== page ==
Steve Martin posted a touching story about meeting Betty White for the first time on Thursday, just one day before the world learned that White had died at age 99.
The "Only Murders in the Building" star, 76, shared the story with his Twitter followers, noting that the meeting between the two comedy legends took place in Los Angeles in 1974.
"In 1974, I was an obscure opening act for Linda Ronstadt at the Troubadour in Los Angeles. Passing through the lobby before the show, I saw Betty White and her husband Allen Ludden waiting in line," Martin wrote.
"I loved Betty White, so I went up to them: 'I’m so honored to meet you both.' And then I said, 'Isn’t Linda great?'" he continued.
What Martin, who was then only beginning his comedy career, didn't expect was to hear White praise him.
"She said, 'We came to see you,'" Martin wrote. "I said, 'Why?'"
"'Because we heard you were funny,'" White told him.
Martin, who would go on to make audiences laugh in classic comedies including "The Jerk," "Three Amigos" and "Planes, Trains and Automobiles," concluded his story by recalling the joy he felt after White gave him her vote of confidence.
"I was elated," he wrote.
White, who charmed television audiences playing ditzy widow Rose Nylund on “The Golden Girls,” sex-obsessed TV host Sue Ann Nivens on “The Mary Tyler Moore Show” and salty retiree Elka Ostrovsky on “Hot in Cleveland," passed away less than three weeks shy of her much-anticipated 100th birthday.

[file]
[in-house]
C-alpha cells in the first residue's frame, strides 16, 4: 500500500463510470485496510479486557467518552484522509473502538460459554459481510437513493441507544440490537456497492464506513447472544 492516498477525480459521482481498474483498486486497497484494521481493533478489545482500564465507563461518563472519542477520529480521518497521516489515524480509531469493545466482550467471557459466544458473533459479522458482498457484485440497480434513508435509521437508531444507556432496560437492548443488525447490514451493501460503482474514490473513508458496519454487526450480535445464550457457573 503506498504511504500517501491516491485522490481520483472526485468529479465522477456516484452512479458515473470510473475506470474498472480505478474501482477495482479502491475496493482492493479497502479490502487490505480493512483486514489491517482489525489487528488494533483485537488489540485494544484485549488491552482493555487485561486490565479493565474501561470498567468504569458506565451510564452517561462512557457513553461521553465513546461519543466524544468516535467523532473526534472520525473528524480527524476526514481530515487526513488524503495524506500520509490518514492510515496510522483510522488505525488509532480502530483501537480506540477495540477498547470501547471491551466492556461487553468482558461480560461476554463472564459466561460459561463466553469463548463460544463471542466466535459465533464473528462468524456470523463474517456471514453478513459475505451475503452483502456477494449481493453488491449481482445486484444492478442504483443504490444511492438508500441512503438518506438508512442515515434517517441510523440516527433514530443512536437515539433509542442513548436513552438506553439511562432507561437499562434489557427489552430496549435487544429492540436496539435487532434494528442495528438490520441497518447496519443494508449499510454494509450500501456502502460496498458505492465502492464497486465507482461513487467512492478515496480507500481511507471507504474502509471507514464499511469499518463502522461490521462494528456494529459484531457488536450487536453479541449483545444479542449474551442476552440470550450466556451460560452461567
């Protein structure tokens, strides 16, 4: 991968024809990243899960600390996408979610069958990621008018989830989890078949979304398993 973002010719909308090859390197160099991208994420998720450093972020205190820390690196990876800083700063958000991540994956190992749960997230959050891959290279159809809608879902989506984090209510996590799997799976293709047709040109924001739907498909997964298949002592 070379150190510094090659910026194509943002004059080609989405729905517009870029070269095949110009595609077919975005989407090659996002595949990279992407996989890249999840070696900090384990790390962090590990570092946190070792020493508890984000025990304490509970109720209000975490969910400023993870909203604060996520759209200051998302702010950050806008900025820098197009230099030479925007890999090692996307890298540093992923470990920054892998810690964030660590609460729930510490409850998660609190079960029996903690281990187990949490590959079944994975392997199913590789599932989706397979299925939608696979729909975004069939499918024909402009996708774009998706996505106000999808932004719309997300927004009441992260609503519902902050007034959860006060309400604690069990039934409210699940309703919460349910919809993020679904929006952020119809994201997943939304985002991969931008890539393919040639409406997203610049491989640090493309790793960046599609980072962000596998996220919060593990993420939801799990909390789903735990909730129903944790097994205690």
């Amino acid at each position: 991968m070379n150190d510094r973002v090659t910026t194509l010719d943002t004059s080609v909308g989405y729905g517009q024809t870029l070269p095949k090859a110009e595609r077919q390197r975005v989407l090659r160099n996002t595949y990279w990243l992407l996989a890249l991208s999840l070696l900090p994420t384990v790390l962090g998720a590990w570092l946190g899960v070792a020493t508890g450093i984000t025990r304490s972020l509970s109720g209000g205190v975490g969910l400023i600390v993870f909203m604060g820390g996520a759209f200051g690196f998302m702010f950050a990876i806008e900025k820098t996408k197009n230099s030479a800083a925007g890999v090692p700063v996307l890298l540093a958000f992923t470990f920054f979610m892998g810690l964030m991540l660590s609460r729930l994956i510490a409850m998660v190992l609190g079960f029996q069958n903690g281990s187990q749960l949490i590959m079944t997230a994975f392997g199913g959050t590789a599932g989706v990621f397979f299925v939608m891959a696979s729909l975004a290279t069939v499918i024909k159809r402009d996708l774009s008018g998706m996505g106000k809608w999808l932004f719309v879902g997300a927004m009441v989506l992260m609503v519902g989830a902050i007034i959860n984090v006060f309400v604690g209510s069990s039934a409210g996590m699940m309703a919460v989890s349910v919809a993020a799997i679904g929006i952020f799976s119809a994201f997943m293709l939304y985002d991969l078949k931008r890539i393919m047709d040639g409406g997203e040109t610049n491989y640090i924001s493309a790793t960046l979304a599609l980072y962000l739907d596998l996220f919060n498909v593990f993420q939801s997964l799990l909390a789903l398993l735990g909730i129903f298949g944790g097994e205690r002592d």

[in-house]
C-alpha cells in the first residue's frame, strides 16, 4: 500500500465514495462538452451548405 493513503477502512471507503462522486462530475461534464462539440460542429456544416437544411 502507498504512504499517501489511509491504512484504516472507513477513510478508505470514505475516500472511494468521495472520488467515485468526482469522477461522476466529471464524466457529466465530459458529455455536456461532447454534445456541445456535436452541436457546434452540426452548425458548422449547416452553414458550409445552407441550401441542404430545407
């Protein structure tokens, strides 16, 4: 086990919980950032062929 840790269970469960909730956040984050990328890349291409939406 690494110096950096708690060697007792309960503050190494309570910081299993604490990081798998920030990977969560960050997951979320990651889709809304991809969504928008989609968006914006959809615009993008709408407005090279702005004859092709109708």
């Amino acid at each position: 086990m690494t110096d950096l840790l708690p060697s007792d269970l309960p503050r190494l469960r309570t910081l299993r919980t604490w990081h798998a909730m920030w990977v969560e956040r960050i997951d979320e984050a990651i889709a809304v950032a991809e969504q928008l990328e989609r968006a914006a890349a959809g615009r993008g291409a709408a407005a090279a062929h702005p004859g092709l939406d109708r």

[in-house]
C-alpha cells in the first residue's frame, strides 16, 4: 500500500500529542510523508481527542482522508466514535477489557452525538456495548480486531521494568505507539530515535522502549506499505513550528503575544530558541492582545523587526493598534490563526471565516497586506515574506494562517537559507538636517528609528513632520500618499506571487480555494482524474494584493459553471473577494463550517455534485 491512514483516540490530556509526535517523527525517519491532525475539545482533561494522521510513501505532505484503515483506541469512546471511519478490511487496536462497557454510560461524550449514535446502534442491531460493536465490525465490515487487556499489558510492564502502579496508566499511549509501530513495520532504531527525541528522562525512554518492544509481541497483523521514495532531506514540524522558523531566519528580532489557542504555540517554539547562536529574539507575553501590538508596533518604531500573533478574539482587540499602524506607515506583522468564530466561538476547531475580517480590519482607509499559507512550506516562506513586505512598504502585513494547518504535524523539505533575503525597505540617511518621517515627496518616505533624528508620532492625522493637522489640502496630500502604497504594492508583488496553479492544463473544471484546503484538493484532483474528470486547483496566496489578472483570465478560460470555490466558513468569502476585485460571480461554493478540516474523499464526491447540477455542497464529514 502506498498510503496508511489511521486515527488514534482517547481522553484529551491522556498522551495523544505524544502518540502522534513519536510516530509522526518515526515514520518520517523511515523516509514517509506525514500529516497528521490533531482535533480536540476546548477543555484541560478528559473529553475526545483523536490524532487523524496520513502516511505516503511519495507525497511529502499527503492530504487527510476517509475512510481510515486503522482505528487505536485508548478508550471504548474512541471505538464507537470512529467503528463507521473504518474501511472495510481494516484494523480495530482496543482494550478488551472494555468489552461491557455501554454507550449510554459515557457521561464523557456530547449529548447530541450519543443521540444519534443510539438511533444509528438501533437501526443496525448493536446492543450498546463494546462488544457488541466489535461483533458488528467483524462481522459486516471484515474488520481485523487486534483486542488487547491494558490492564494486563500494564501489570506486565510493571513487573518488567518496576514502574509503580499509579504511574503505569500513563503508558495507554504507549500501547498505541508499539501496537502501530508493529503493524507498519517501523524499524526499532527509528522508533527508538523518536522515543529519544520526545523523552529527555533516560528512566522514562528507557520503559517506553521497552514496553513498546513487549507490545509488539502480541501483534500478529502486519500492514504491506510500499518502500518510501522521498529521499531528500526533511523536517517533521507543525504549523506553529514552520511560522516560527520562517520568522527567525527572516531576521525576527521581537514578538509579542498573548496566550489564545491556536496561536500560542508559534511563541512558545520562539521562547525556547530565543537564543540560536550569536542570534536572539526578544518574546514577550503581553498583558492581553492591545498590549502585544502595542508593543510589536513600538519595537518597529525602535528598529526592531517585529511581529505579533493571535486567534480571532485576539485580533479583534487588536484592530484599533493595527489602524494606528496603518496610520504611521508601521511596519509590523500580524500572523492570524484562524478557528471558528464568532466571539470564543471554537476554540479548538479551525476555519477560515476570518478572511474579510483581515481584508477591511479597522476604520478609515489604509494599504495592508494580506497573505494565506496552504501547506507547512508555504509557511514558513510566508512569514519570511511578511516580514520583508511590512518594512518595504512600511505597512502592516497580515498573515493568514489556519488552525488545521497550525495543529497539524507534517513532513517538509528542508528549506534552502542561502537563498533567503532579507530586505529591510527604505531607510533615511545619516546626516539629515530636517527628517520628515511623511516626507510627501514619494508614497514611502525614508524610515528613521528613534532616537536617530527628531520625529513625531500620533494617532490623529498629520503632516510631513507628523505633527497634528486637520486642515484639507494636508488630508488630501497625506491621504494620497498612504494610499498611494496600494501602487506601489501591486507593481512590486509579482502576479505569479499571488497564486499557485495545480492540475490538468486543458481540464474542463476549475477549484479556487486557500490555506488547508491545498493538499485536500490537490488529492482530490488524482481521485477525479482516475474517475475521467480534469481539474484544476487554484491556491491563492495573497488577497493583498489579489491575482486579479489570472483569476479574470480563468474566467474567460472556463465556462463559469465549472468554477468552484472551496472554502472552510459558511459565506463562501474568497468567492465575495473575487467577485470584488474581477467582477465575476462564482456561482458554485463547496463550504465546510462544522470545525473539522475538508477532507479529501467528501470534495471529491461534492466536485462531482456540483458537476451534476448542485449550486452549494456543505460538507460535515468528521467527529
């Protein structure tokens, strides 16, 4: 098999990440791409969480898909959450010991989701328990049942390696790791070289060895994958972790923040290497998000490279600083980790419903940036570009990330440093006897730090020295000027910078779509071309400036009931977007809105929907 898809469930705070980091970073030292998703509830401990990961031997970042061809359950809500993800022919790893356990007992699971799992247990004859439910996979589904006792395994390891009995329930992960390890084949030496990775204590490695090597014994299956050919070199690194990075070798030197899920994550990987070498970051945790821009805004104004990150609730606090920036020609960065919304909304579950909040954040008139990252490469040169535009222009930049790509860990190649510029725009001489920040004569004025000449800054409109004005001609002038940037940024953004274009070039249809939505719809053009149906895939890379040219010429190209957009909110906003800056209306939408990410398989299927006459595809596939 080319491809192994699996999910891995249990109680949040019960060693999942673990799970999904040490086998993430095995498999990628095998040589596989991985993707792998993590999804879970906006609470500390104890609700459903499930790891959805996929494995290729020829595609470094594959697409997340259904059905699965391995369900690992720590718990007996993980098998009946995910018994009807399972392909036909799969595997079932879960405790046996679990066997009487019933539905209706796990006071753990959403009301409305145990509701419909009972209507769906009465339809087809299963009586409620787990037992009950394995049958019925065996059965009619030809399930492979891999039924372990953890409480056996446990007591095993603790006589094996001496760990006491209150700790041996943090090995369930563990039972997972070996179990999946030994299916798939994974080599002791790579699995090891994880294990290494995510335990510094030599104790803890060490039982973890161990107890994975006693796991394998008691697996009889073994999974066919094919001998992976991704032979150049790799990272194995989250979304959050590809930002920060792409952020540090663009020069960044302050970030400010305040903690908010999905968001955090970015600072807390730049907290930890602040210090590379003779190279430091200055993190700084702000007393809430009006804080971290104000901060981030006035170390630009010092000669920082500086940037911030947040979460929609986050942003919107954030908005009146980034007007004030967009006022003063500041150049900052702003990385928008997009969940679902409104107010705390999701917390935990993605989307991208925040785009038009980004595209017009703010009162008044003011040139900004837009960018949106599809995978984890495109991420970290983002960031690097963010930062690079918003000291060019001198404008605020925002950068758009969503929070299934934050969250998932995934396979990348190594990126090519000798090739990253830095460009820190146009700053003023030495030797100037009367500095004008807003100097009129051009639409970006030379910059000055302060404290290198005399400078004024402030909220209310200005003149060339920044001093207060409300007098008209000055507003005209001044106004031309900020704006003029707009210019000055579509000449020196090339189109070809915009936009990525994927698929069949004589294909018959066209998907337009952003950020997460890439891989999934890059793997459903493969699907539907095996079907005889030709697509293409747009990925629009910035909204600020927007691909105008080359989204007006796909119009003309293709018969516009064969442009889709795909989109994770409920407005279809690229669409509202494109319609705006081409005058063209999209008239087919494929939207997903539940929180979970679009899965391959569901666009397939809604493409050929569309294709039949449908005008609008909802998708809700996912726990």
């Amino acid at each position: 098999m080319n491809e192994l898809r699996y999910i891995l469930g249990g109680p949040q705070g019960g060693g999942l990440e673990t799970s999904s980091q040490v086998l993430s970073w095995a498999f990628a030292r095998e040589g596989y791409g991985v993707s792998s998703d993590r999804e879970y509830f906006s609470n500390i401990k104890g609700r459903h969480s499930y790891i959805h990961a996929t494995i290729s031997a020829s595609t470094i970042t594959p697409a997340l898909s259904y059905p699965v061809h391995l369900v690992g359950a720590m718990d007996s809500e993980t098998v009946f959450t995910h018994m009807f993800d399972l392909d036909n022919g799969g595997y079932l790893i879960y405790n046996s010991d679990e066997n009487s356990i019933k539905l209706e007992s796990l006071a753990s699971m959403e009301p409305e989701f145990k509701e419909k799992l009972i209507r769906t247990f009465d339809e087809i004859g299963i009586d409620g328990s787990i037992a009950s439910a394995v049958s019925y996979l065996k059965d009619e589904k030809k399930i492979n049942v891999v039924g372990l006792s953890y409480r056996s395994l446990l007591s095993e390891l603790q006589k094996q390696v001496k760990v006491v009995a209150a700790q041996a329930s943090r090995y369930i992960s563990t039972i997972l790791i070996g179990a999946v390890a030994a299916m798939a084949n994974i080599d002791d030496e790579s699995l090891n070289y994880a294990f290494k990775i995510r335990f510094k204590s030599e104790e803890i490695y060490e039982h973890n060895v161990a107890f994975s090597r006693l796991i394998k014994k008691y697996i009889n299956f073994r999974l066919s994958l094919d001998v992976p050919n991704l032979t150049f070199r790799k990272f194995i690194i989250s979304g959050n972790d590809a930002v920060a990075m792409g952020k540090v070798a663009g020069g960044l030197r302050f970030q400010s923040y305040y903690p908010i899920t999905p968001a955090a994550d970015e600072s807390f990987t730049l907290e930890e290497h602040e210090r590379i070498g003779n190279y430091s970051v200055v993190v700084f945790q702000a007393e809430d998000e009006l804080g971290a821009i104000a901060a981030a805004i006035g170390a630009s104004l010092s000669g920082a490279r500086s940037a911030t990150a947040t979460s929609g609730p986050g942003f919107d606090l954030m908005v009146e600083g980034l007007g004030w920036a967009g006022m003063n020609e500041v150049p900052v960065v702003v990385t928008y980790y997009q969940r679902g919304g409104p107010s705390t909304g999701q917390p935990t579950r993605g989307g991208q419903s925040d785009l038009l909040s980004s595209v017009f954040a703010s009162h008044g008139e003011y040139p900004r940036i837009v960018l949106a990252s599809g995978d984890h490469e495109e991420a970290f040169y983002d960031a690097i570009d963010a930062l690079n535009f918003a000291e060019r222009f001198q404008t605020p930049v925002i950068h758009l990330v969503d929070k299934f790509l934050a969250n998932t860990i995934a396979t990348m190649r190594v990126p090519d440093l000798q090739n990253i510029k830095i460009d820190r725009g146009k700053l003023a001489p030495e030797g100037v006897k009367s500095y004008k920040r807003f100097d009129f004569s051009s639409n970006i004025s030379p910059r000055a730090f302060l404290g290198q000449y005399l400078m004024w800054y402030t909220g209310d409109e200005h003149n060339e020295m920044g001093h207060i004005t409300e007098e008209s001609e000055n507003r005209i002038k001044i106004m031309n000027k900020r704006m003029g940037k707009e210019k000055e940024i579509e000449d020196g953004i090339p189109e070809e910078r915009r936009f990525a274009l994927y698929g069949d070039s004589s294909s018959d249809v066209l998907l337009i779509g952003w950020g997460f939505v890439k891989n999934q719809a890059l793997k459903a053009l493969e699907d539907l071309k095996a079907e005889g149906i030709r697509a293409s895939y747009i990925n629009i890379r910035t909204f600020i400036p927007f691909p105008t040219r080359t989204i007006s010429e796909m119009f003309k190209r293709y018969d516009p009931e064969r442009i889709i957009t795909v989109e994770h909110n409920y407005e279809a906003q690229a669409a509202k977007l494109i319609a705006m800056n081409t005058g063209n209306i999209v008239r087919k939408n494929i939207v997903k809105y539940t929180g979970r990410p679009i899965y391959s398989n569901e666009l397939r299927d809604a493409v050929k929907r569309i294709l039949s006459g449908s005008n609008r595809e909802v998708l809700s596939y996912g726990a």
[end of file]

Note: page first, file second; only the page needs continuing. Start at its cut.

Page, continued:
White's Hollywood friends and former co-stars, including Ryan Reynolds and Valerie Bertinelli, reacted to the news of her death by sharing emotional tributes on social media, with many thanking White for all the laughter she inspired during her seven-decade career.
"The world looks different now,” Reynolds, who starred with White in the 2009 comedy "The Proposal," wrote in a tribute he shared on Twitter.
“She was great at defying expectation,” Reynolds continued. “She managed to grow very old and somehow, not old enough. We’ll miss you, Betty. Now you know the secret.”
“Rest in peace, sweet Betty," wrote Bertinelli, who co-starred alongside White in “Hot In Cleveland. "My God, how bright heaven must be right now.”